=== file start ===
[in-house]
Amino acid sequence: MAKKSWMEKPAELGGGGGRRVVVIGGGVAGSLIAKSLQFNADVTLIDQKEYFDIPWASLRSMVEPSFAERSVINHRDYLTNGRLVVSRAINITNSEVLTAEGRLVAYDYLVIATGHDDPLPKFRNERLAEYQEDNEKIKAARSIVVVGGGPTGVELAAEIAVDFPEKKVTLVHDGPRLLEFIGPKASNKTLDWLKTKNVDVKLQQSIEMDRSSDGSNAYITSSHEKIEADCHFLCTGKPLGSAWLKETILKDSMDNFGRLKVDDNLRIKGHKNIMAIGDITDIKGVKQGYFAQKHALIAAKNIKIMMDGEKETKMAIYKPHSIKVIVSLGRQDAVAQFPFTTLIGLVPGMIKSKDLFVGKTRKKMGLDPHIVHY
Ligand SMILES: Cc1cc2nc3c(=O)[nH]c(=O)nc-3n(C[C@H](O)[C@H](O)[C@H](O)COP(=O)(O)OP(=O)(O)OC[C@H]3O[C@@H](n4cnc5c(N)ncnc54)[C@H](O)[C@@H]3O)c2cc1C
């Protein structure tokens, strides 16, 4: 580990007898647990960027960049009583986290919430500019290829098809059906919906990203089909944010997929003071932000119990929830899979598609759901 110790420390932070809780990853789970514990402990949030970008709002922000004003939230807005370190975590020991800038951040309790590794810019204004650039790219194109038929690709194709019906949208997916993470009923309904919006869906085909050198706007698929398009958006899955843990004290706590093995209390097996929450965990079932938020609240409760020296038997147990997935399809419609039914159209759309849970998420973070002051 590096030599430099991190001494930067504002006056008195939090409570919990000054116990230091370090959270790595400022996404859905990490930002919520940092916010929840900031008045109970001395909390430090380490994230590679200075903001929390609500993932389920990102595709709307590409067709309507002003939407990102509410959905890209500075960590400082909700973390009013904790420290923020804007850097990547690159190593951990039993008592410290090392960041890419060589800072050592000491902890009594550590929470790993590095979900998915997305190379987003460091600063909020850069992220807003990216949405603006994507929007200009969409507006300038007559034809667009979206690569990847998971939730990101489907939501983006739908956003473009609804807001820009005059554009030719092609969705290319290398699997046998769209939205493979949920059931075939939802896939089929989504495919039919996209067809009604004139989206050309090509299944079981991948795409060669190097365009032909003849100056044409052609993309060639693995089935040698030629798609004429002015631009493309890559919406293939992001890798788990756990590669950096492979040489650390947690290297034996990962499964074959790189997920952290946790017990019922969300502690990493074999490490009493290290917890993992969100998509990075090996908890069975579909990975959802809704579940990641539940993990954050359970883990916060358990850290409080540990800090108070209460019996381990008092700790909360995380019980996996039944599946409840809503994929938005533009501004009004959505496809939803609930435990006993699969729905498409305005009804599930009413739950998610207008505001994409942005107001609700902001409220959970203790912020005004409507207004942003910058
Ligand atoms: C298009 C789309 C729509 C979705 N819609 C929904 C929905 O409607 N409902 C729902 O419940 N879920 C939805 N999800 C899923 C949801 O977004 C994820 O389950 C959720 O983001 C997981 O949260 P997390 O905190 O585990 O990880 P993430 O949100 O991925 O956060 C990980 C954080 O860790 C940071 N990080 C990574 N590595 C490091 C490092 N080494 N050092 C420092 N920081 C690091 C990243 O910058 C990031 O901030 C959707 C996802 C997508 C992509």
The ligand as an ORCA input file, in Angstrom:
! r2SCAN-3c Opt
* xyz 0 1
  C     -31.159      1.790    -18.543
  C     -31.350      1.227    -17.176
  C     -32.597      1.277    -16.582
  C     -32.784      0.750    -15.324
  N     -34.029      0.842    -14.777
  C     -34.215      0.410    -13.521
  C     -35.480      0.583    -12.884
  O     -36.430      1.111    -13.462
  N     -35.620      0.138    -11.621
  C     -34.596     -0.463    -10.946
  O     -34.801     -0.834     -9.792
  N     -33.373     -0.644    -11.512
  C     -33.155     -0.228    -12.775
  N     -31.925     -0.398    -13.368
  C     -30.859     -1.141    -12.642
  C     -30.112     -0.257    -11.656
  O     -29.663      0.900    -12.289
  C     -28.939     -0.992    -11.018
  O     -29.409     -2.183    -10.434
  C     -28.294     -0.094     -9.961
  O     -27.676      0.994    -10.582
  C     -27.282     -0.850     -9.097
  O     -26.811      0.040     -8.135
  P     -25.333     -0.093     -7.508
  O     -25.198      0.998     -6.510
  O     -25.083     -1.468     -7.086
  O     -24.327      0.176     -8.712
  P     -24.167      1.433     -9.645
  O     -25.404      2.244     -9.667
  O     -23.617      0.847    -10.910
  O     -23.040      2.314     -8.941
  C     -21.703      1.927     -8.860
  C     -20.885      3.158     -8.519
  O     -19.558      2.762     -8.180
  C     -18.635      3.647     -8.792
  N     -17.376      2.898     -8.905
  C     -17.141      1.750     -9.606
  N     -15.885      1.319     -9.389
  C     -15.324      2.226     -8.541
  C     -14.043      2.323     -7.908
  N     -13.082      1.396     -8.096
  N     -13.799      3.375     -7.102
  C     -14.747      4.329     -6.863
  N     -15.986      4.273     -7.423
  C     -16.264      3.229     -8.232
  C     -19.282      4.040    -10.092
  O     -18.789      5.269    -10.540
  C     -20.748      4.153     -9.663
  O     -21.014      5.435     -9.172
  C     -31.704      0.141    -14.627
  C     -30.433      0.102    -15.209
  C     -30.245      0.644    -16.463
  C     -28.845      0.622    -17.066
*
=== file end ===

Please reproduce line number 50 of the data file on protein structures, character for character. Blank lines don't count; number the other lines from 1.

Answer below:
  N     -13.799      3.375     -7.102